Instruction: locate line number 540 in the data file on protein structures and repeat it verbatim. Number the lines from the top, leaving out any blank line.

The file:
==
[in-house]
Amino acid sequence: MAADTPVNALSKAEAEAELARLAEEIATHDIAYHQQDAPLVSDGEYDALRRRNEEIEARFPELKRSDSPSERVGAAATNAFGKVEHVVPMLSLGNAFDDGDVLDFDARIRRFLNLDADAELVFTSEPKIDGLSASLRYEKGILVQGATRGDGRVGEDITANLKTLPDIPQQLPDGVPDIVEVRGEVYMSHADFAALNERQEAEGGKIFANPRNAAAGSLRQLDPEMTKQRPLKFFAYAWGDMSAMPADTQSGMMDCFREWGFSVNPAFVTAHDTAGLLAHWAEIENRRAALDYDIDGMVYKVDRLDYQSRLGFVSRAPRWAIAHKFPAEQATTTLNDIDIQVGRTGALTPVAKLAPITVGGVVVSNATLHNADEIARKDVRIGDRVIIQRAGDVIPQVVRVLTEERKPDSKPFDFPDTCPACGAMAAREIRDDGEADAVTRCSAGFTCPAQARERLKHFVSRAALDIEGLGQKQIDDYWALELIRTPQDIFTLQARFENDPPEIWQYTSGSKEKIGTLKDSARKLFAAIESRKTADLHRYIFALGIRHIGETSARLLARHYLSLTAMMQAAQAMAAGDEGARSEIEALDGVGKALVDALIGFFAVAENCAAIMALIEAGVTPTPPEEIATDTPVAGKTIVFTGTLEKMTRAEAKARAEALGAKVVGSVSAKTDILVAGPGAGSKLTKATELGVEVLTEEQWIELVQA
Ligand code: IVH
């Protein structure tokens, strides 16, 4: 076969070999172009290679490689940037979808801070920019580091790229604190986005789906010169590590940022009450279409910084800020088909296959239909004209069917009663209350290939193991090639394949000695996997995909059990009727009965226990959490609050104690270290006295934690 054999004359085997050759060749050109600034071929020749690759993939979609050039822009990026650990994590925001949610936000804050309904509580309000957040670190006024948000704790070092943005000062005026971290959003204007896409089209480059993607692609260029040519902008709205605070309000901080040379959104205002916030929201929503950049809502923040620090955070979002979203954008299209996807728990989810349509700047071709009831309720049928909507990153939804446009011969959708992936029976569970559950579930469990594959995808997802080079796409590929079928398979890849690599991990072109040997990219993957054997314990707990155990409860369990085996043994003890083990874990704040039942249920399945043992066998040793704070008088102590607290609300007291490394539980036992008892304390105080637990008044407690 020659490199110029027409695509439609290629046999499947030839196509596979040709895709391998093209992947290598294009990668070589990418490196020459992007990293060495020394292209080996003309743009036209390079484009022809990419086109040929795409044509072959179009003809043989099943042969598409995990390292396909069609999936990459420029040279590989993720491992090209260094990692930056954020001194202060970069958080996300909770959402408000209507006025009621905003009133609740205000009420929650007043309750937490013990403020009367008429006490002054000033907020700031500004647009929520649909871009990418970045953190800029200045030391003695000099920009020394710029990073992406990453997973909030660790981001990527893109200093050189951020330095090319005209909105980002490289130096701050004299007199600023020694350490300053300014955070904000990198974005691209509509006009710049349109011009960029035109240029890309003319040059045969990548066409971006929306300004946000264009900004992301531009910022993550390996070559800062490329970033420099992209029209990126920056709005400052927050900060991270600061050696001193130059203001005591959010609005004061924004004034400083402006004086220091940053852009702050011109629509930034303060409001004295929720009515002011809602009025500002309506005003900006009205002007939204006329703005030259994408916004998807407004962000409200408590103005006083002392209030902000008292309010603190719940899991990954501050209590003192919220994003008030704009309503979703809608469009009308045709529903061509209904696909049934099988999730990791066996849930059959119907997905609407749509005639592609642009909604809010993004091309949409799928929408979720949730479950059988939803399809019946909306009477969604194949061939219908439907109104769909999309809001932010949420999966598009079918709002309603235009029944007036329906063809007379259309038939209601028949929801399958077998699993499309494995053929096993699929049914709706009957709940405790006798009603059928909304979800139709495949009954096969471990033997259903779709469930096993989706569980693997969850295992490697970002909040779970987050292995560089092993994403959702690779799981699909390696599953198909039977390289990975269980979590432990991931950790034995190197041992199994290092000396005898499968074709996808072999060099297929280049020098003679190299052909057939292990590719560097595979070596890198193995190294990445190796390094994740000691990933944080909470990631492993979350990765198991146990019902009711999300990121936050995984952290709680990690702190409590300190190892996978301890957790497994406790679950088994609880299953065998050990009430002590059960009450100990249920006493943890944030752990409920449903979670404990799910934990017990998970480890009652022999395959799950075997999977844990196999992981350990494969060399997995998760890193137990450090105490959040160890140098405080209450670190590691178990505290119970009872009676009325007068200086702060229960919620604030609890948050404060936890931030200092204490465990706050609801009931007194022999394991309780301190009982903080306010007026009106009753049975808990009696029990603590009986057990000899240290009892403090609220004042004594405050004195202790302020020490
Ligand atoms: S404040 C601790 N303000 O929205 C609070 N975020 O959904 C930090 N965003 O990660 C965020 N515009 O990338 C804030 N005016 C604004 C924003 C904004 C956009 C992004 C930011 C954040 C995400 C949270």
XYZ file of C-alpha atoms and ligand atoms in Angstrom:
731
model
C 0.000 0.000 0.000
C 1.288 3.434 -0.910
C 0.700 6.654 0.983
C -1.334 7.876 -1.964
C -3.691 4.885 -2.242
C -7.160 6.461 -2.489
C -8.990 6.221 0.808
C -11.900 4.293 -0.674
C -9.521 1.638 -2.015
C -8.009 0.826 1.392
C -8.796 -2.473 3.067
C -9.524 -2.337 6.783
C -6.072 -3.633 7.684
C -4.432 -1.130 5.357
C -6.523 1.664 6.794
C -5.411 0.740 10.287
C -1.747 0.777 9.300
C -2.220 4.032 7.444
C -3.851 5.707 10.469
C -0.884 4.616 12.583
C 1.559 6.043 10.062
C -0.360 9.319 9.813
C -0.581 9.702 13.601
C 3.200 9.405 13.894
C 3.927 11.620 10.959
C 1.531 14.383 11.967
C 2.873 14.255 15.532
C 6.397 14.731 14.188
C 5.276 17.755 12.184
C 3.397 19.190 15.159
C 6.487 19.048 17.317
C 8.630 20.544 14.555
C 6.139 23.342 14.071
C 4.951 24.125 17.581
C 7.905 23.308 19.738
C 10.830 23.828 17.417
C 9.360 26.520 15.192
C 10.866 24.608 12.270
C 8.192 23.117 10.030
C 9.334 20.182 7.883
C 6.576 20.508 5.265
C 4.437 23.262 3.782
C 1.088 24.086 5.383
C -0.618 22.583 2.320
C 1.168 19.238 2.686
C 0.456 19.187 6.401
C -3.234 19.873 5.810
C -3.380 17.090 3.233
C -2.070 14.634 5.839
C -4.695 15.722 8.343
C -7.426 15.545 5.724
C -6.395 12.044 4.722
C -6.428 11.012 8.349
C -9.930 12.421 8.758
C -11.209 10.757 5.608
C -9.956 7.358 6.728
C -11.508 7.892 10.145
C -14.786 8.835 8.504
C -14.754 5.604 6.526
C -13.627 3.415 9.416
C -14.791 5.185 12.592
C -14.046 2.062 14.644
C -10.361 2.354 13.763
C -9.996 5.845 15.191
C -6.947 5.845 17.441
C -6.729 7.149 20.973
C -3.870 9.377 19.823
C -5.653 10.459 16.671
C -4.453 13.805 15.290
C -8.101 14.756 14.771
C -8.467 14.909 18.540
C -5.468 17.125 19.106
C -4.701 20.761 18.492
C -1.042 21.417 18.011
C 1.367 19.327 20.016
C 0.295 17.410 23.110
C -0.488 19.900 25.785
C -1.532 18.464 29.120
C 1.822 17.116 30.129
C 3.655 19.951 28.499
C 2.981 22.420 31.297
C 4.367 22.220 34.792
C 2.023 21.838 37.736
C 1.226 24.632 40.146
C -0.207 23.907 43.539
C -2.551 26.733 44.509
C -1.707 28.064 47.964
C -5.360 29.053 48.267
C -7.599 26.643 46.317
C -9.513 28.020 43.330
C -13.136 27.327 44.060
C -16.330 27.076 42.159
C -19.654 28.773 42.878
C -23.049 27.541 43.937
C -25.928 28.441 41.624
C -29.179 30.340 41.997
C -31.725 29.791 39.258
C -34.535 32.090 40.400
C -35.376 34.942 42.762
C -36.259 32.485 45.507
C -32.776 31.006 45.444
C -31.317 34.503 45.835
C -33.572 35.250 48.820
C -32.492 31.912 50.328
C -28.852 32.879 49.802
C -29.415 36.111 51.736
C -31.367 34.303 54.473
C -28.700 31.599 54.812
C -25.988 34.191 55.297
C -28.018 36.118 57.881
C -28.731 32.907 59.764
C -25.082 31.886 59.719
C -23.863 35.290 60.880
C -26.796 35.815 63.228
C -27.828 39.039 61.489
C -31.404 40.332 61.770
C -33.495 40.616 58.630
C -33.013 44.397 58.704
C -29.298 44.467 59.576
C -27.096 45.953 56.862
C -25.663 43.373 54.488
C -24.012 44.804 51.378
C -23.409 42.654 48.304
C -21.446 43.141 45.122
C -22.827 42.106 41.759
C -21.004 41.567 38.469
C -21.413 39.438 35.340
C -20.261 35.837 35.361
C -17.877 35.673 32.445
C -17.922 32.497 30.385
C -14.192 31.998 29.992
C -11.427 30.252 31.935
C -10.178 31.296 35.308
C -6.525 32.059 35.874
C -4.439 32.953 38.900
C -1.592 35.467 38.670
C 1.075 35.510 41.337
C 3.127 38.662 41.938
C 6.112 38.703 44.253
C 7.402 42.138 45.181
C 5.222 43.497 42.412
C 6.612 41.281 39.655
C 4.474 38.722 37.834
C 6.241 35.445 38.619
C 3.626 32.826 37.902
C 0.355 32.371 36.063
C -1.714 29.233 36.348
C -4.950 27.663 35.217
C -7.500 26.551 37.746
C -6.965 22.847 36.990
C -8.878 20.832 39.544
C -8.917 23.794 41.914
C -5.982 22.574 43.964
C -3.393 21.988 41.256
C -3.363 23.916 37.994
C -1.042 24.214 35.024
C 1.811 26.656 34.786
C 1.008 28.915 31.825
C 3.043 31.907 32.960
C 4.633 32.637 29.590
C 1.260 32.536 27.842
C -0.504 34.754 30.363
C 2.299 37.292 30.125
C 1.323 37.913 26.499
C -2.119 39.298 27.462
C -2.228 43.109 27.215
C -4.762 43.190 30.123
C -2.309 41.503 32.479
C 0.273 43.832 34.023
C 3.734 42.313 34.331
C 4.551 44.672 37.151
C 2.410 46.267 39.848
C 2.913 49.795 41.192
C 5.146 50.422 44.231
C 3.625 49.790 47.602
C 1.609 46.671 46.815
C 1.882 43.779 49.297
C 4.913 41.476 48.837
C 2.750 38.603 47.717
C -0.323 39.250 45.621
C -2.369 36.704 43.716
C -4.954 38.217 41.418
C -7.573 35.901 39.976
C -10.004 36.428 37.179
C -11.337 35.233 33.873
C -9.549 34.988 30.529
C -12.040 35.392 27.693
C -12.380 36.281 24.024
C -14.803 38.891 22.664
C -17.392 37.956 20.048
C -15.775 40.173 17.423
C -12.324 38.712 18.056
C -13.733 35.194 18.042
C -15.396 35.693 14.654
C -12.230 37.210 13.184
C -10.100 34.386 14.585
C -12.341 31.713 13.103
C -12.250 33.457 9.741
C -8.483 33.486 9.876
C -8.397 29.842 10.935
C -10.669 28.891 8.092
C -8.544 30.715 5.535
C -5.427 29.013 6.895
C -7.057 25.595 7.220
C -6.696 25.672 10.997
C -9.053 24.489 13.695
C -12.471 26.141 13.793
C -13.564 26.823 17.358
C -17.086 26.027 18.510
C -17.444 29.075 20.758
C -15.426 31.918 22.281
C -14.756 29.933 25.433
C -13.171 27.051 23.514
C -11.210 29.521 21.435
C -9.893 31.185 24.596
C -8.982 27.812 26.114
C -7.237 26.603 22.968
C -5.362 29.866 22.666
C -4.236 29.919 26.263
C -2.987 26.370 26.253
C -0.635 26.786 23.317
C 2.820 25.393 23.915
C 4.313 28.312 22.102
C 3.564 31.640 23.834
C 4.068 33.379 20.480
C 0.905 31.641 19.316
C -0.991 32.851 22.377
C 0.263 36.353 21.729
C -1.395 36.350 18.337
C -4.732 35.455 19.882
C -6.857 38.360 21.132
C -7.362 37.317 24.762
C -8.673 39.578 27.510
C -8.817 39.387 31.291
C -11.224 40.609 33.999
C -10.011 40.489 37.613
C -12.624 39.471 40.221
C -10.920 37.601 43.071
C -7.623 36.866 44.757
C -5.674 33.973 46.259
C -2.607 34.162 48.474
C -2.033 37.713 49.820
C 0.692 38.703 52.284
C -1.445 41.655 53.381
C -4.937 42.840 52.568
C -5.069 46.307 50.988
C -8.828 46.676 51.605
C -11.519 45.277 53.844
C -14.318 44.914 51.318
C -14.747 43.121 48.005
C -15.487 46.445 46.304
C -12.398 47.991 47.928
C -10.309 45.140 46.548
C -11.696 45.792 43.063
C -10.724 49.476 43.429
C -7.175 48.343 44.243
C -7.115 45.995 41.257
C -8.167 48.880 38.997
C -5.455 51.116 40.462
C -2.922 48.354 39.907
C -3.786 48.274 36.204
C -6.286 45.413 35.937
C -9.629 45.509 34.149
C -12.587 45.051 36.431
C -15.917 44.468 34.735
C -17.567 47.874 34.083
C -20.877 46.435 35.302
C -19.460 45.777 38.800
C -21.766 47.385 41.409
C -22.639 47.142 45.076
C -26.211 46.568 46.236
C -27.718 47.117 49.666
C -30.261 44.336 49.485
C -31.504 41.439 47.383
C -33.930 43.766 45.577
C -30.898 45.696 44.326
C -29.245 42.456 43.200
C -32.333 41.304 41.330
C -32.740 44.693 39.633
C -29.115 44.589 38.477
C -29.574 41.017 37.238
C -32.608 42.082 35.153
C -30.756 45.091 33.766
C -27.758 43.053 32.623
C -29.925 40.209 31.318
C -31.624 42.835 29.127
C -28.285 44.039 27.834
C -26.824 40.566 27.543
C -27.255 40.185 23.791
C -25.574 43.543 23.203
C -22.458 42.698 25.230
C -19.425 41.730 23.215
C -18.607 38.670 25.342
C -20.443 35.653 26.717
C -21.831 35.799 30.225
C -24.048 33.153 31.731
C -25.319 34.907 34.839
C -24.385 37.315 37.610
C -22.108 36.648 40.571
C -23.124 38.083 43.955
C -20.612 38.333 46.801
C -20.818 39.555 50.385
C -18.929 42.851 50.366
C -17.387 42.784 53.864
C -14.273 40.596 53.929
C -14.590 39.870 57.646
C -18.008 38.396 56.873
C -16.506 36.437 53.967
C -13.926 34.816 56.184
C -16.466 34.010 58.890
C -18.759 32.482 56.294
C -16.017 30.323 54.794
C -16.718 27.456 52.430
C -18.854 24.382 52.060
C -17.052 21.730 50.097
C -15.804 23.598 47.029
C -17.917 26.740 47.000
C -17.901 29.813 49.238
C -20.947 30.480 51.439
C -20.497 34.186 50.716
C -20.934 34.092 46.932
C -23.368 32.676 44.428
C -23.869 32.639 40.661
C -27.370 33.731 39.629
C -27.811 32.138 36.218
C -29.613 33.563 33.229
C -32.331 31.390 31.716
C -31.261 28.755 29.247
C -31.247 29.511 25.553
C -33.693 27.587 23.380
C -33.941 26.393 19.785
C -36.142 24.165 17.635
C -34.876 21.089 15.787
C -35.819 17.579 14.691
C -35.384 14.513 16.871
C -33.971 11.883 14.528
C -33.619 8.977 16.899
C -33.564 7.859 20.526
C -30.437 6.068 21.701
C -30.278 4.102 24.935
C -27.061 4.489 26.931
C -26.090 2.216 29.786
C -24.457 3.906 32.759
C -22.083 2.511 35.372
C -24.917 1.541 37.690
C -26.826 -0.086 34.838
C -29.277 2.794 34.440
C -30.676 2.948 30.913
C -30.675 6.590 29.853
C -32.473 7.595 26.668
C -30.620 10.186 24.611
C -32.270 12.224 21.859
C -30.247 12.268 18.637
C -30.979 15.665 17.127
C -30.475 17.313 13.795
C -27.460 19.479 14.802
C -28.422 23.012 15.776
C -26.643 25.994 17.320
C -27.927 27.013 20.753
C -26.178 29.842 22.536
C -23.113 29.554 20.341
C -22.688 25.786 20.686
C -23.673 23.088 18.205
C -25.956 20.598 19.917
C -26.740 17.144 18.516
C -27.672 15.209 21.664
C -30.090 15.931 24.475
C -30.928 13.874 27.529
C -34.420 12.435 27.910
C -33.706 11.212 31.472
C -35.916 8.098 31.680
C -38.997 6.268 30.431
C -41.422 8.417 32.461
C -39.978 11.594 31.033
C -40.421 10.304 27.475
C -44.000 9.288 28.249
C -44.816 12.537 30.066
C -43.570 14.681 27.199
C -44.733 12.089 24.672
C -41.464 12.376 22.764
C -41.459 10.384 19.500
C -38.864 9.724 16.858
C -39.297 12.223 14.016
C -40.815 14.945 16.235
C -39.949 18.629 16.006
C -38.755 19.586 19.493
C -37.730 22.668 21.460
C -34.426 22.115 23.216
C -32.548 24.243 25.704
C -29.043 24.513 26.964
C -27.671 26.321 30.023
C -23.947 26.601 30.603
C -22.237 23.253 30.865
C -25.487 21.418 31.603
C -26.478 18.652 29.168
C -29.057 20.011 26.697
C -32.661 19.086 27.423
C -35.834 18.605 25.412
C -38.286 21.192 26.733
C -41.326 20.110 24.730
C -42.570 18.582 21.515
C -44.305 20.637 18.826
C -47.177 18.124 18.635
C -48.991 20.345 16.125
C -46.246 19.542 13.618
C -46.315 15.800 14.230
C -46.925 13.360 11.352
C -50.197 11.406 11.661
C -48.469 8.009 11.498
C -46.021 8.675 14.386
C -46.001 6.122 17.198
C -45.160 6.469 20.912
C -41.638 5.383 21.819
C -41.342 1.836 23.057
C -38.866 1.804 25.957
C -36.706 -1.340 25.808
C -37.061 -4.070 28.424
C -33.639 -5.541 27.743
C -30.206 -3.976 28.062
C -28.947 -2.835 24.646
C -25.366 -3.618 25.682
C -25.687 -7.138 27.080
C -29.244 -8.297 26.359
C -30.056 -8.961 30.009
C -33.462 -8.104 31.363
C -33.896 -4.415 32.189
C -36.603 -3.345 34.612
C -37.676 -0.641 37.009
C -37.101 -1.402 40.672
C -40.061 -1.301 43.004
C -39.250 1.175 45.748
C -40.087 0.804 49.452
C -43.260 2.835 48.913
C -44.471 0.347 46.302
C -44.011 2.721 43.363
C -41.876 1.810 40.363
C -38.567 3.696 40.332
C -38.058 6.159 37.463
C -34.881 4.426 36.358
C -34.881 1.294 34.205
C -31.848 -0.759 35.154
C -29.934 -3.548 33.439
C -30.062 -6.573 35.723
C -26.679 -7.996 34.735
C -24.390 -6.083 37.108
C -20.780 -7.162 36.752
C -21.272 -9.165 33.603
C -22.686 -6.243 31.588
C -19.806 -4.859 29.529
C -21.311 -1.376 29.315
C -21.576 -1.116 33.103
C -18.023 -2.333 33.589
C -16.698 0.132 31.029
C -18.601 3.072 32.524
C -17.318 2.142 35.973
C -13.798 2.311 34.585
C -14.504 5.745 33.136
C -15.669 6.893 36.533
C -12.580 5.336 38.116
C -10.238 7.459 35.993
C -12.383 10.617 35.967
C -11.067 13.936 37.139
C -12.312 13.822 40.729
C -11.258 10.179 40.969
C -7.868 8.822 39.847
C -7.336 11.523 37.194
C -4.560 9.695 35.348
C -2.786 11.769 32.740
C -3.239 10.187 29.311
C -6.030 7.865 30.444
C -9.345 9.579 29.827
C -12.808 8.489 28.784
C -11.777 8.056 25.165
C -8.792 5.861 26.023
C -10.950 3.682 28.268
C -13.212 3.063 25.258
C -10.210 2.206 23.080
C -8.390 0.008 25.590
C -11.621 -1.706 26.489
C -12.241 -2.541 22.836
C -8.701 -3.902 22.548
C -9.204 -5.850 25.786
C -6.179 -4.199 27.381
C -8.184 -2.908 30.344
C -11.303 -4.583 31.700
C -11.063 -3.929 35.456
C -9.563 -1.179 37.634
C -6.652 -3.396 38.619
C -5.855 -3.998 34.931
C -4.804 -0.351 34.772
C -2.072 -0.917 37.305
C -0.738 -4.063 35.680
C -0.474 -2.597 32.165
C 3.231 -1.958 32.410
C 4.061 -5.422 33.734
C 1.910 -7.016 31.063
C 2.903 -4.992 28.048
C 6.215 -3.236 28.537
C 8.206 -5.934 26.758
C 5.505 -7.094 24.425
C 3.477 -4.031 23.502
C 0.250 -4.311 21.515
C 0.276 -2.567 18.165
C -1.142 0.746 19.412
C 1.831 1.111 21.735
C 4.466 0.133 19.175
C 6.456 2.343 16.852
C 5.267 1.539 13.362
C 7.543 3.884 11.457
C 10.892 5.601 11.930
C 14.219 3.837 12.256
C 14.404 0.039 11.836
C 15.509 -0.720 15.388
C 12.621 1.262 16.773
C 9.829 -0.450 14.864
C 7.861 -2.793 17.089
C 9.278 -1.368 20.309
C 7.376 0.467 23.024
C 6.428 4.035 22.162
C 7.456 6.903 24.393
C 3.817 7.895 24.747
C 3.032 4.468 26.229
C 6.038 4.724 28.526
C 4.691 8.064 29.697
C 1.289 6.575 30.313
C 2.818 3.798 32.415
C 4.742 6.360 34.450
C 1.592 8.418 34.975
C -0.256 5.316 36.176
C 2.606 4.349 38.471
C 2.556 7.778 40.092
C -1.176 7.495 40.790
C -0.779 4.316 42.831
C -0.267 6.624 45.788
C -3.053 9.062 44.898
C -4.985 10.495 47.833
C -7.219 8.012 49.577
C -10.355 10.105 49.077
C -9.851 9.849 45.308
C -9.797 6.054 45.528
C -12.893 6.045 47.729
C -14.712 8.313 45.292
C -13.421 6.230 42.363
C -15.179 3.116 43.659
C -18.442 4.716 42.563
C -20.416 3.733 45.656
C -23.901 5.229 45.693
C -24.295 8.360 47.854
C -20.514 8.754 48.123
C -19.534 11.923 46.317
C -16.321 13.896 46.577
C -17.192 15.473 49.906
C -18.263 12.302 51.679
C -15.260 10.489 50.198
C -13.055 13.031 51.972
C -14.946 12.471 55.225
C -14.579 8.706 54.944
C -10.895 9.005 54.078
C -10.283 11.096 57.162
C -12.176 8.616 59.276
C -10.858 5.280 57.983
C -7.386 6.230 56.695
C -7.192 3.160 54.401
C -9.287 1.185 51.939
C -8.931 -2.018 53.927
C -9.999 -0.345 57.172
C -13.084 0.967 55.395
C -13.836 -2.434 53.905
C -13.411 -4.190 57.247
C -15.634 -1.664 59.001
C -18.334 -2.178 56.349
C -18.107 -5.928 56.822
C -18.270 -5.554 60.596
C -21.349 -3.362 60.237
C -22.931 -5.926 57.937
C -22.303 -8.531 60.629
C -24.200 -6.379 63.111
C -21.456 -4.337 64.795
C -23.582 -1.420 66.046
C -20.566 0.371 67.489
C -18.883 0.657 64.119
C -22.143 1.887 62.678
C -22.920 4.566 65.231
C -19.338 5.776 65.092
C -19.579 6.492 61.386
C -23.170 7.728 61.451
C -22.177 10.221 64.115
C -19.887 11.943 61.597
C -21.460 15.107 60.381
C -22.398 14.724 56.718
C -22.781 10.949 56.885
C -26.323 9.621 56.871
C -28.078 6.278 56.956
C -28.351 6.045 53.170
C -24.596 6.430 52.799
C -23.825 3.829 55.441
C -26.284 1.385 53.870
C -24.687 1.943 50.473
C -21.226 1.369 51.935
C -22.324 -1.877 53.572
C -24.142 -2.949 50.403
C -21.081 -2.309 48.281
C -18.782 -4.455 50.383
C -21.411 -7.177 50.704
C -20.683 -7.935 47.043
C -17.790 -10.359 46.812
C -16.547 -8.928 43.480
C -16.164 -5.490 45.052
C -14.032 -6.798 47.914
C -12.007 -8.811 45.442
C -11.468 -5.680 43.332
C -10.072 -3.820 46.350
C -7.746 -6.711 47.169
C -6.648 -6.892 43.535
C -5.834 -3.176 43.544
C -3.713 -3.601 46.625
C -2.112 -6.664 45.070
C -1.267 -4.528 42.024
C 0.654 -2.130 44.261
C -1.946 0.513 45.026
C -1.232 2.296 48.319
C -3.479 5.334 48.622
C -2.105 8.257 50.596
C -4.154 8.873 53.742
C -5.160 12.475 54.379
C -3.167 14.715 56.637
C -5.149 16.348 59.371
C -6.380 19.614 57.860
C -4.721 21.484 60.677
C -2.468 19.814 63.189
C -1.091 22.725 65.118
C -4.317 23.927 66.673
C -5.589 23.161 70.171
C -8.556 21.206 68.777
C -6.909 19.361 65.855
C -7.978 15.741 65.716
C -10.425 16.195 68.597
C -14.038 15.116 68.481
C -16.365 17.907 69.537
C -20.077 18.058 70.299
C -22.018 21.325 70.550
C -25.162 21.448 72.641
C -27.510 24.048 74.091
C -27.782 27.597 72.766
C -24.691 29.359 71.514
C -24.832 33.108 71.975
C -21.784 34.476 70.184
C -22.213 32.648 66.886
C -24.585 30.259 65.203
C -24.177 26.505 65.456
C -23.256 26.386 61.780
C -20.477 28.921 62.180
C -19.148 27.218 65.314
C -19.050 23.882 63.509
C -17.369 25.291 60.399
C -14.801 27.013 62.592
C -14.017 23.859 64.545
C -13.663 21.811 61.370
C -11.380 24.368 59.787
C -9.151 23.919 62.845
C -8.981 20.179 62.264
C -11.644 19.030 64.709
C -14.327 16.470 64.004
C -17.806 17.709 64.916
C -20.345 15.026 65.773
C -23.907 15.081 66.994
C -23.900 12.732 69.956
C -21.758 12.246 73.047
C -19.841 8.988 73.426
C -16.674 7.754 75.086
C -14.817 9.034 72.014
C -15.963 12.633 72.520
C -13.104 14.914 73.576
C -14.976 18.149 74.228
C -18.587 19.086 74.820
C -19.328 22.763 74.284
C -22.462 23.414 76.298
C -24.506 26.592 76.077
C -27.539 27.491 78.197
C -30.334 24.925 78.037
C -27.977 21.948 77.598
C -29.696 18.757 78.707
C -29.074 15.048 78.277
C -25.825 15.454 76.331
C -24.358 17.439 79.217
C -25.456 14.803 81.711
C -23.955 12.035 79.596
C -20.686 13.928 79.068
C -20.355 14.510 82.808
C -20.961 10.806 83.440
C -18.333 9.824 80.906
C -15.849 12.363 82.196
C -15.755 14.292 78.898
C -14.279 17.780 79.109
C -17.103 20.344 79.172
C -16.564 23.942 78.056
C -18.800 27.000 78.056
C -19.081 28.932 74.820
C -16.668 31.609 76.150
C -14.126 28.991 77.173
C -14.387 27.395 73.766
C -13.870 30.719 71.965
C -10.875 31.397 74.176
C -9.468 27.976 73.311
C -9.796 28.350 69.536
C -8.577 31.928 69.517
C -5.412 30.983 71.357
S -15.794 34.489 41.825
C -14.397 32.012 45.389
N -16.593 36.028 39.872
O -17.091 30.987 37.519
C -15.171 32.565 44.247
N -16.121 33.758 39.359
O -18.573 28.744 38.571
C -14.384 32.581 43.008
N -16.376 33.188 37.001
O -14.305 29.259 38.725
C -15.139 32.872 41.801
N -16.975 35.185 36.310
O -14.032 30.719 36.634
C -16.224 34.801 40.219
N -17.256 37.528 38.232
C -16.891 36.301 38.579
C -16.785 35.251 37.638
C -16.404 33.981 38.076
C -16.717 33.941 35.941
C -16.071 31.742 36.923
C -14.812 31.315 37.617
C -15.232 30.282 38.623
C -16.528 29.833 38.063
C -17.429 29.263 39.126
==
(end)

C -1.176 7.495 40.790